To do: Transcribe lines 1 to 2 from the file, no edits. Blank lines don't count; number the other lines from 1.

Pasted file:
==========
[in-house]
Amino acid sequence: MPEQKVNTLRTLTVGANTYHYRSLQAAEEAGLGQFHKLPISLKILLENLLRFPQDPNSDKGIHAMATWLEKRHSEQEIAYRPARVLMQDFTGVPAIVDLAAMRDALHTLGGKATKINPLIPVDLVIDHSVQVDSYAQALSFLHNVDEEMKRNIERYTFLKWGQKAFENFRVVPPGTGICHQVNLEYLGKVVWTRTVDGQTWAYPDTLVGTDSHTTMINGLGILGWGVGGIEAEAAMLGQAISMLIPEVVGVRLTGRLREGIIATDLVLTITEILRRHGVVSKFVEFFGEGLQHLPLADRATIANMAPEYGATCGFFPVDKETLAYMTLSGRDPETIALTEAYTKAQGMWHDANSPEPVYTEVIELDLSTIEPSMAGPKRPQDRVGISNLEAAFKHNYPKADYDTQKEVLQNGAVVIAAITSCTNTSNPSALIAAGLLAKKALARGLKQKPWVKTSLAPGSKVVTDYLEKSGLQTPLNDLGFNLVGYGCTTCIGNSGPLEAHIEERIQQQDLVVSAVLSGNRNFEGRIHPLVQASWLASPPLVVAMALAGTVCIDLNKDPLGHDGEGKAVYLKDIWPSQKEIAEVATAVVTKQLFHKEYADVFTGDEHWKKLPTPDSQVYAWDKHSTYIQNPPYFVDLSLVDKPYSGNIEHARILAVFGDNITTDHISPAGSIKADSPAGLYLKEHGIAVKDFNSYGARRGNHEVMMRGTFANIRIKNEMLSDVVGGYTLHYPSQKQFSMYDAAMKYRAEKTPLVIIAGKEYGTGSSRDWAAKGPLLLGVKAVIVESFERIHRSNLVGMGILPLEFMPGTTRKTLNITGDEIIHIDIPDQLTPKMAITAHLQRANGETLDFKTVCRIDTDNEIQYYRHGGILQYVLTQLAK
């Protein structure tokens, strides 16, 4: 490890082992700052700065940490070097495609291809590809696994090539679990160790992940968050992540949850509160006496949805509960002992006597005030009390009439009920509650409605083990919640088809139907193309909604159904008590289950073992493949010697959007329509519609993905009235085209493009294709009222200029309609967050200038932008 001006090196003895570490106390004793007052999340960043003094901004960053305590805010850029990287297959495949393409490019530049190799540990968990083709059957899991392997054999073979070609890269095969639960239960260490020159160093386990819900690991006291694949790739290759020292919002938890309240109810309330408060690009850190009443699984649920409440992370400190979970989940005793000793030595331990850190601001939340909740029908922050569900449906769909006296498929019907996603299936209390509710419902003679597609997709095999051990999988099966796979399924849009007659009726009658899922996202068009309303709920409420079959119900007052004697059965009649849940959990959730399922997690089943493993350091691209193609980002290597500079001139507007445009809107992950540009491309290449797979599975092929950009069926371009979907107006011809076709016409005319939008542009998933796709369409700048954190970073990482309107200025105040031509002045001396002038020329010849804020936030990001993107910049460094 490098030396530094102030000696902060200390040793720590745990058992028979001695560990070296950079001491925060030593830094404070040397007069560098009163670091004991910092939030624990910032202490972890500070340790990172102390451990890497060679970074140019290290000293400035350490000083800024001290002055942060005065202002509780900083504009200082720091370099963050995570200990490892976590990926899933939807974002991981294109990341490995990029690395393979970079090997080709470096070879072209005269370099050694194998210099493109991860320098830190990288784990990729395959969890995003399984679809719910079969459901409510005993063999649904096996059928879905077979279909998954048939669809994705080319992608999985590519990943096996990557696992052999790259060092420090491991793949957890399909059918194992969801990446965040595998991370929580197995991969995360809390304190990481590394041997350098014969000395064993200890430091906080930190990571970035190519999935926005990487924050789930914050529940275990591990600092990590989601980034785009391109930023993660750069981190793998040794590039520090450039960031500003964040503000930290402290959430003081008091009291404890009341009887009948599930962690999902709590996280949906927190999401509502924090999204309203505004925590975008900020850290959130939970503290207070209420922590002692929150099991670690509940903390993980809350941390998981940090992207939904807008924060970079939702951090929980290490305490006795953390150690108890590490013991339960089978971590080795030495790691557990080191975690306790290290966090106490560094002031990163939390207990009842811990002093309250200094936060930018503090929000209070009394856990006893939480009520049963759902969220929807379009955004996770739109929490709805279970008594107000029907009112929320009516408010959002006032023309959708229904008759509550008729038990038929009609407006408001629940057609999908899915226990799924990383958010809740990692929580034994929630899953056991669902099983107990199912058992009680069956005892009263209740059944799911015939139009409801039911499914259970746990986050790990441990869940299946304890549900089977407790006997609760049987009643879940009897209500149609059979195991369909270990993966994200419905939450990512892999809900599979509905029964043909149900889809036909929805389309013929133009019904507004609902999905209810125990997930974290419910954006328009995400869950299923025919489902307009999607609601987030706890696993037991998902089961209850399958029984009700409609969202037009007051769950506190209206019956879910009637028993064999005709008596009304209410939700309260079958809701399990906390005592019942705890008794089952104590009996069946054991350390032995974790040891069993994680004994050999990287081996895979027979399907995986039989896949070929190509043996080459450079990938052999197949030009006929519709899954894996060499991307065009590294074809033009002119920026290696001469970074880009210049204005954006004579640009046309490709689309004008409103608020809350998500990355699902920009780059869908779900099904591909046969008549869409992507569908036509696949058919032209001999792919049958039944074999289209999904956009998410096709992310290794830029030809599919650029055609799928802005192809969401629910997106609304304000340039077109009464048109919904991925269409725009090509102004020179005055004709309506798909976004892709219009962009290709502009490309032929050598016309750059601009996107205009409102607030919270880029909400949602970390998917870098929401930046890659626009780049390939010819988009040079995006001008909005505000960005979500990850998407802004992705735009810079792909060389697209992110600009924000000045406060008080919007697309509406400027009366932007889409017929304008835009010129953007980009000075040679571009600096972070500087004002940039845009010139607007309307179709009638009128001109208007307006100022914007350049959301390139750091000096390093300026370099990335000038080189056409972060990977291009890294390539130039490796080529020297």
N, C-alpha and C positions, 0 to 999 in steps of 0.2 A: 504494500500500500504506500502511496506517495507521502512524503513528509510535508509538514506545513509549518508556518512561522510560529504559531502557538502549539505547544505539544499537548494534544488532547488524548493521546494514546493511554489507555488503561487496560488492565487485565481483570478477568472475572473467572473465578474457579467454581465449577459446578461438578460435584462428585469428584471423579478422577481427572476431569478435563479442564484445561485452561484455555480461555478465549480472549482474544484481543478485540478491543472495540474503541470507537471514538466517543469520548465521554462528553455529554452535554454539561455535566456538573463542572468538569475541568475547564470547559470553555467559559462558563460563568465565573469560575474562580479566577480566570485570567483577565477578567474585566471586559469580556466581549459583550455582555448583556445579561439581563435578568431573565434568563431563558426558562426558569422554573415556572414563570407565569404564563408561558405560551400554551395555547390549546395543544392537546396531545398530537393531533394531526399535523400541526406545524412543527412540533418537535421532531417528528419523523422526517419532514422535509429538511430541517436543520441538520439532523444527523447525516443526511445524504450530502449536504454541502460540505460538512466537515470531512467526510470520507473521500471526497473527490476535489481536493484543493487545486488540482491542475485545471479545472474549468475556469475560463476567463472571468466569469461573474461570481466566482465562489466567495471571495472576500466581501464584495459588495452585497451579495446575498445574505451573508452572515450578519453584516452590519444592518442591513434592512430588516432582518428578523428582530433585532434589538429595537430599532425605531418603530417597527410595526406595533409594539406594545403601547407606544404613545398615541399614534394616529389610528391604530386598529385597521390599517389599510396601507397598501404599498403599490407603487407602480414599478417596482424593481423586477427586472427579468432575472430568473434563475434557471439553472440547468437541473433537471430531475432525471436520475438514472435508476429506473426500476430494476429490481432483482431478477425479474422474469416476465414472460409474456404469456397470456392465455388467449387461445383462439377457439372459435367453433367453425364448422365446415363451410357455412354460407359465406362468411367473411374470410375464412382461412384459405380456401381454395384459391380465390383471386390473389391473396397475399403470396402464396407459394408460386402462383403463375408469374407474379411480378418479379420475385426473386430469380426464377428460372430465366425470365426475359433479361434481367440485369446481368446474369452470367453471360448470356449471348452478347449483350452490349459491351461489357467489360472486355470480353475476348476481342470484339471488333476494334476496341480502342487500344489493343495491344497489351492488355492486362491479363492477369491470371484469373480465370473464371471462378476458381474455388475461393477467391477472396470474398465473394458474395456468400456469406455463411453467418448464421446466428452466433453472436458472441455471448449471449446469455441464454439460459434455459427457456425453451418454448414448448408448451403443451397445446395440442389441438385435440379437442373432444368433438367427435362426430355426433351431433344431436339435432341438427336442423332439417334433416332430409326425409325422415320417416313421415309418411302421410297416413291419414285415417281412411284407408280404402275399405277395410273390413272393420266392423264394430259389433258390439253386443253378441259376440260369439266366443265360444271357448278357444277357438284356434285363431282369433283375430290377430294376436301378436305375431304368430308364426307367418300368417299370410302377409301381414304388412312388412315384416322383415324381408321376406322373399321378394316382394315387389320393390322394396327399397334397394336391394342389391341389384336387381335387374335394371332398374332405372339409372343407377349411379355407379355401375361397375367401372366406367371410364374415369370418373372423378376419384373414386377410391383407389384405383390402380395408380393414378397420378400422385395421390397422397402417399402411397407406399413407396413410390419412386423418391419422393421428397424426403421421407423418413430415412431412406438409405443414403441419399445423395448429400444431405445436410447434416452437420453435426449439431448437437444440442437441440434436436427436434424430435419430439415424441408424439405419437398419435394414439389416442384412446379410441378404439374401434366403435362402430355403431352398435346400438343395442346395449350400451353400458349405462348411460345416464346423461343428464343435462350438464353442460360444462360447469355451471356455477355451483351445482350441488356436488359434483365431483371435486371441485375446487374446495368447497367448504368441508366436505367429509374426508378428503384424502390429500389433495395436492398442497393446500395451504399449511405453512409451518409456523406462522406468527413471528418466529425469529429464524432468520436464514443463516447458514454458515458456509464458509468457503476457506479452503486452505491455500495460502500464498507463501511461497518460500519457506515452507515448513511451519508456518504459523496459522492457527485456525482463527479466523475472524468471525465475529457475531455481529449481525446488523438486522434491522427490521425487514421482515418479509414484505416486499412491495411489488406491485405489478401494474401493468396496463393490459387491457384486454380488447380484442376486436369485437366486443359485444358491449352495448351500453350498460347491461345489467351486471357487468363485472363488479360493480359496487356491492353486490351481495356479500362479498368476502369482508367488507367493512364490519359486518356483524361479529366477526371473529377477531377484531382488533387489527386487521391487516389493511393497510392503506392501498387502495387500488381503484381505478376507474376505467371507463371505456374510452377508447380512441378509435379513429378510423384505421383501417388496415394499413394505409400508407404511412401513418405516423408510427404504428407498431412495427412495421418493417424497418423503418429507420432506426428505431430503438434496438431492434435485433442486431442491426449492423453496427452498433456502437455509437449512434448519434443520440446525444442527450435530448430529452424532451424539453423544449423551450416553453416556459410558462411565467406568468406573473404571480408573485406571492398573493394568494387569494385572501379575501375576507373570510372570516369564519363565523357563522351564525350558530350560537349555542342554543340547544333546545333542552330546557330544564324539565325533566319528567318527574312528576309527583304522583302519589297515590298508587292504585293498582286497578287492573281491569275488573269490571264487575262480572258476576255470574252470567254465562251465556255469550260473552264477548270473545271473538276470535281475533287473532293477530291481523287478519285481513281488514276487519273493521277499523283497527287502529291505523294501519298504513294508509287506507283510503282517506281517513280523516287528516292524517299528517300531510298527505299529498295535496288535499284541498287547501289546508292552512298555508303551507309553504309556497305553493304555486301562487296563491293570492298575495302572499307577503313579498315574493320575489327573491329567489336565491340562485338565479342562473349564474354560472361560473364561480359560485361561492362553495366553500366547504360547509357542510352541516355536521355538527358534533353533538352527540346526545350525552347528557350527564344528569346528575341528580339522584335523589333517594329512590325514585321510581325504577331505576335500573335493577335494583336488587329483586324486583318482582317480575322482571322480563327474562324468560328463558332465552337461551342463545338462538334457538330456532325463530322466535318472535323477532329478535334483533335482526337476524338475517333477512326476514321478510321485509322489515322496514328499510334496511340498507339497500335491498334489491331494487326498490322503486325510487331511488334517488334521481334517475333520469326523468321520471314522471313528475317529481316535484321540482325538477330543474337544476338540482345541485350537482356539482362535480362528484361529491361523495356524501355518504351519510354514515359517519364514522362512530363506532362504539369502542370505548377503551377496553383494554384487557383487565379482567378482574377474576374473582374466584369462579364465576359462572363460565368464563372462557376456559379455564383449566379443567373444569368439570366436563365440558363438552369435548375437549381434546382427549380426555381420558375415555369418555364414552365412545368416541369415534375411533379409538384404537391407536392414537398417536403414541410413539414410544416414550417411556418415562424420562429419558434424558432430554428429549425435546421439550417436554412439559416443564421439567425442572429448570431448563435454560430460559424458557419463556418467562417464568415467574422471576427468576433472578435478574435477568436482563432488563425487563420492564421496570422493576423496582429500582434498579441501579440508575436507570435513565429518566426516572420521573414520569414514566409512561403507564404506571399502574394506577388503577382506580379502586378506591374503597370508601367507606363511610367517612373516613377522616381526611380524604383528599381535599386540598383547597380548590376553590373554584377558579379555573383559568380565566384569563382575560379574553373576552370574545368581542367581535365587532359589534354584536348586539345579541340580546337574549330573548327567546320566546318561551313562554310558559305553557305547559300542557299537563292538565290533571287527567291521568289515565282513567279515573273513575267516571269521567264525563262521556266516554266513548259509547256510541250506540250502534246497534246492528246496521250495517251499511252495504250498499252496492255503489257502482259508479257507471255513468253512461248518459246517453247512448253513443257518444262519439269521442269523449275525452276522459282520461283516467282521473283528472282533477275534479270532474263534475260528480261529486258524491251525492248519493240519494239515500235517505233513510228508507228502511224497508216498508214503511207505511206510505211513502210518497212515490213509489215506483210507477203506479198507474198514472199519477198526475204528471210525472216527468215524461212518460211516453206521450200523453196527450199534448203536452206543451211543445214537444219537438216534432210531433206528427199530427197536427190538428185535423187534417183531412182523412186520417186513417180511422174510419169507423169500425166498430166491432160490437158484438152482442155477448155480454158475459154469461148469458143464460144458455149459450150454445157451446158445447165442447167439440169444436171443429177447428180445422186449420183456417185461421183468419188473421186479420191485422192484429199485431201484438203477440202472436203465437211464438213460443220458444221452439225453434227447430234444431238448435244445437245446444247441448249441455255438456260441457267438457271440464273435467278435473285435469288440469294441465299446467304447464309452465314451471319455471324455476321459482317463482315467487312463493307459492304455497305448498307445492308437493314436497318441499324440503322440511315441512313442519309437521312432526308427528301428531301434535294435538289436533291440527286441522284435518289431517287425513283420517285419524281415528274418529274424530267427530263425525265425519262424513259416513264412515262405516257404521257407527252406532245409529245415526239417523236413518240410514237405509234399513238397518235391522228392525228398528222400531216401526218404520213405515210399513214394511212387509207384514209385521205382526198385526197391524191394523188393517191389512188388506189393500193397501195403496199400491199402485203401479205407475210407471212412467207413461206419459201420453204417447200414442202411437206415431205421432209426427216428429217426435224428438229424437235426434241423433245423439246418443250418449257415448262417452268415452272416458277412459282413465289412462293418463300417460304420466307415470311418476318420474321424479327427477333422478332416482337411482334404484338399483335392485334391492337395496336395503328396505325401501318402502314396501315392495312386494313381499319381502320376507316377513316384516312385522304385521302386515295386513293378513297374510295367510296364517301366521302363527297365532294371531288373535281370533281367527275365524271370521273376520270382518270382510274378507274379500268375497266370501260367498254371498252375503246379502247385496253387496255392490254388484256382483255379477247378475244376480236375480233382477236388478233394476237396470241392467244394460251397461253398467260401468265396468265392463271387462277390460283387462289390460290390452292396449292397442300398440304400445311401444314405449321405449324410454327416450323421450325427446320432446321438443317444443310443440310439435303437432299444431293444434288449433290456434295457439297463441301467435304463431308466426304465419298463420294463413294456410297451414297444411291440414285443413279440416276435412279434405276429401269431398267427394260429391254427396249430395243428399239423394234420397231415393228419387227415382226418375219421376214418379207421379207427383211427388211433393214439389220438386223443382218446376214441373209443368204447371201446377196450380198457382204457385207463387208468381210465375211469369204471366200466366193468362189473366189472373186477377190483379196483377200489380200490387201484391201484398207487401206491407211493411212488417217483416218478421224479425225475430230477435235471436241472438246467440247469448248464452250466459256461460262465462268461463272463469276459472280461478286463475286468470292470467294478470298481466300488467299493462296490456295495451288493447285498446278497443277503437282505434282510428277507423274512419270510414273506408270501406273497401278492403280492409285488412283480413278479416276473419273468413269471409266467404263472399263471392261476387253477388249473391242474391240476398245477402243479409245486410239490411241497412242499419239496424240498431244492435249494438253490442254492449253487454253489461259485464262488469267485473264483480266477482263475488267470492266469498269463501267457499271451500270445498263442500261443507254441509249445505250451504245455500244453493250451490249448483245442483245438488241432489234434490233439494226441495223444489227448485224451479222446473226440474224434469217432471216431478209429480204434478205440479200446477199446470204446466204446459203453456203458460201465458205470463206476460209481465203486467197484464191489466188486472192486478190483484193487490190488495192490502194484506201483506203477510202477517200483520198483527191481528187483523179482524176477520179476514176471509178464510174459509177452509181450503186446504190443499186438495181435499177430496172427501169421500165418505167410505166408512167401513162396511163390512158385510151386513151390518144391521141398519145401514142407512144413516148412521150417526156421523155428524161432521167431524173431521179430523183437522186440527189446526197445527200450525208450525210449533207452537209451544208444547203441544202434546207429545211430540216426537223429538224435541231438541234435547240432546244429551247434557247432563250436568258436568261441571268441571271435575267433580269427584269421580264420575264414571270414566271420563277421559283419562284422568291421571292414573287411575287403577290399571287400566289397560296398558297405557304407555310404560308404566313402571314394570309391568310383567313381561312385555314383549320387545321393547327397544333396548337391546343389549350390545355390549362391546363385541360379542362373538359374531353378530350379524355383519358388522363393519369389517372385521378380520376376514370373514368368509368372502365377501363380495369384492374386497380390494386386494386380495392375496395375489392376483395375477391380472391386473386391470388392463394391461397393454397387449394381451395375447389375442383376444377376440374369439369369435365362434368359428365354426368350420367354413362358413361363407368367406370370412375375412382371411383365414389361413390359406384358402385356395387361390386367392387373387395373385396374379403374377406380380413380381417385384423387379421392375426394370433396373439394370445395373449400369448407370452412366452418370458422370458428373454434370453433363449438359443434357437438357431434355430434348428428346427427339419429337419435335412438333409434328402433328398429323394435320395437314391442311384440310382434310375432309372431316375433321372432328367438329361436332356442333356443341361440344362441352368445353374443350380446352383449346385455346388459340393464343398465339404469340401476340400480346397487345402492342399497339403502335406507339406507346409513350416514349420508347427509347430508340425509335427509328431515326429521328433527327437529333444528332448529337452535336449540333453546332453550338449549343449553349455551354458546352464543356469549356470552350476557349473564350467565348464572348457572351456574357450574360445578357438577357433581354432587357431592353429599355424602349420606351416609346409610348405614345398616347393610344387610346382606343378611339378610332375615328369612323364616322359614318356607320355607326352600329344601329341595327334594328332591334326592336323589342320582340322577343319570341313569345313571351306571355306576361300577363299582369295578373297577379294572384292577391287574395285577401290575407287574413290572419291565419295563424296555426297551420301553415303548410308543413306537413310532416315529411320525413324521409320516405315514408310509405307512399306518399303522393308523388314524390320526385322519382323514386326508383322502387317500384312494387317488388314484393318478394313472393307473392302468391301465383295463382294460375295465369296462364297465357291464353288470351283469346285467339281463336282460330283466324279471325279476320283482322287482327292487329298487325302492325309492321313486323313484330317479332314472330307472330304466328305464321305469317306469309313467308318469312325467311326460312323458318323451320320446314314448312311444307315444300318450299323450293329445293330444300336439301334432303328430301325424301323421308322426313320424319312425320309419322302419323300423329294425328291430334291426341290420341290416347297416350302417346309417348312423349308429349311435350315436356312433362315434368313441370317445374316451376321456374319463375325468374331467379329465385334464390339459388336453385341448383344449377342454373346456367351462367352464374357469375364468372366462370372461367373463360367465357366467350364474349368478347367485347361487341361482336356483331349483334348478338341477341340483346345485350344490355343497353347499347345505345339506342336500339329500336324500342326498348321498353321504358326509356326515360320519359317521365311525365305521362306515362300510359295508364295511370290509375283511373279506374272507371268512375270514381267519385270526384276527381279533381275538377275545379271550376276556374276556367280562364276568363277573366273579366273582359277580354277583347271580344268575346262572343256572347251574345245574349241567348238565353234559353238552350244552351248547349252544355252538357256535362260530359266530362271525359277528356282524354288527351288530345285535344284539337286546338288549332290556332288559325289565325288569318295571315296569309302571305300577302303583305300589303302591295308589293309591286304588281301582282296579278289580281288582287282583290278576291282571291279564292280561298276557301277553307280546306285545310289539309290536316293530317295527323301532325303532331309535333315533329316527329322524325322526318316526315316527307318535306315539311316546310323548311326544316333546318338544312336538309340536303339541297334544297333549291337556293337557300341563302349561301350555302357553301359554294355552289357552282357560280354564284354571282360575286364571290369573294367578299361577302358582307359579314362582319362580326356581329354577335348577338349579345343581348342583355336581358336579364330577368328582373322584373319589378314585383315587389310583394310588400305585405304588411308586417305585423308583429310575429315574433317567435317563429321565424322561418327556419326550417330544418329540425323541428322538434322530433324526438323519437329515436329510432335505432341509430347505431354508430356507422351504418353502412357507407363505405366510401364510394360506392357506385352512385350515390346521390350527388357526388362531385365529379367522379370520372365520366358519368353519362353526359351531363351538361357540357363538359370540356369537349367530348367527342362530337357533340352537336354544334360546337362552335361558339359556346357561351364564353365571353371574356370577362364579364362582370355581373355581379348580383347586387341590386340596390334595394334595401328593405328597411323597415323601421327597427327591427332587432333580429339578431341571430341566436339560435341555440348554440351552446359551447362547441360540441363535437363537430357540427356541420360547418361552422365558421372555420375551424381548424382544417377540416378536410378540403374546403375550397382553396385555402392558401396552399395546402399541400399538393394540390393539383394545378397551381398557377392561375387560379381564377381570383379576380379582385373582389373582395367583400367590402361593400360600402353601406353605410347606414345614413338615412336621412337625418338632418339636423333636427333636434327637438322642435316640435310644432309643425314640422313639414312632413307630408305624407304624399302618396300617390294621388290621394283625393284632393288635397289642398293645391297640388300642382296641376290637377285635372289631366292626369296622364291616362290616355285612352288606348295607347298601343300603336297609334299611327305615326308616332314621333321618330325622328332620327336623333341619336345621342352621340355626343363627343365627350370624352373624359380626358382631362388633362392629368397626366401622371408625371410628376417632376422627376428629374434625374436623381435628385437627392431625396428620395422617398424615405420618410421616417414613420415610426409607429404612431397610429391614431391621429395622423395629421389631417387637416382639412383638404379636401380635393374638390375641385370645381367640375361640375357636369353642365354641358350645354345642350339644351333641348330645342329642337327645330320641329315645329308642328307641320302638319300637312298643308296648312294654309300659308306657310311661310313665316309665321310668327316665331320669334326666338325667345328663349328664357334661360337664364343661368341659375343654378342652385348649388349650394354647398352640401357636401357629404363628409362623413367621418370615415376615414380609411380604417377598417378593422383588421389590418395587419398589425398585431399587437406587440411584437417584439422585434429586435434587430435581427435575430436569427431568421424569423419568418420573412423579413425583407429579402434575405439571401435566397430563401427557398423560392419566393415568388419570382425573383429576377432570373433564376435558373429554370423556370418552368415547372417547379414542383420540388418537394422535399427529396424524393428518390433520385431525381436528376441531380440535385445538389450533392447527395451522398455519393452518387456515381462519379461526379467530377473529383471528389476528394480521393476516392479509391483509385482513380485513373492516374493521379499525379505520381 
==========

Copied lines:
[in-house]
Amino acid sequence: MPEQKVNTLRTLTVGANTYHYRSLQAAEEAGLGQFHKLPISLKILLENLLRFPQDPNSDKGIHAMATWLEKRHSEQEIAYRPARVLMQDFTGVPAIVDLAAMRDALHTLGGKATKINPLIPVDLVIDHSVQVDSYAQALSFLHNVDEEMKRNIERYTFLKWGQKAFENFRVVPPGTGICHQVNLEYLGKVVWTRTVDGQTWAYPDTLVGTDSHTTMINGLGILGWGVGGIEAEAAMLGQAISMLIPEVVGVRLTGRLREGIIATDLVLTITEILRRHGVVSKFVEFFGEGLQHLPLADRATIANMAPEYGATCGFFPVDKETLAYMTLSGRDPETIALTEAYTKAQGMWHDANSPEPVYTEVIELDLSTIEPSMAGPKRPQDRVGISNLEAAFKHNYPKADYDTQKEVLQNGAVVIAAITSCTNTSNPSALIAAGLLAKKALARGLKQKPWVKTSLAPGSKVVTDYLEKSGLQTPLNDLGFNLVGYGCTTCIGNSGPLEAHIEERIQQQDLVVSAVLSGNRNFEGRIHPLVQASWLASPPLVVAMALAGTVCIDLNKDPLGHDGEGKAVYLKDIWPSQKEIAEVATAVVTKQLFHKEYADVFTGDEHWKKLPTPDSQVYAWDKHSTYIQNPPYFVDLSLVDKPYSGNIEHARILAVFGDNITTDHISPAGSIKADSPAGLYLKEHGIAVKDFNSYGARRGNHEVMMRGTFANIRIKNEMLSDVVGGYTLHYPSQKQFSMYDAAMKYRAEKTPLVIIAGKEYGTGSSRDWAAKGPLLLGVKAVIVESFERIHRSNLVGMGILPLEFMPGTTRKTLNITGDEIIHIDIPDQLTPKMAITAHLQRANGETLDFKTVCRIDTDNEIQYYRHGGILQYVLTQLAK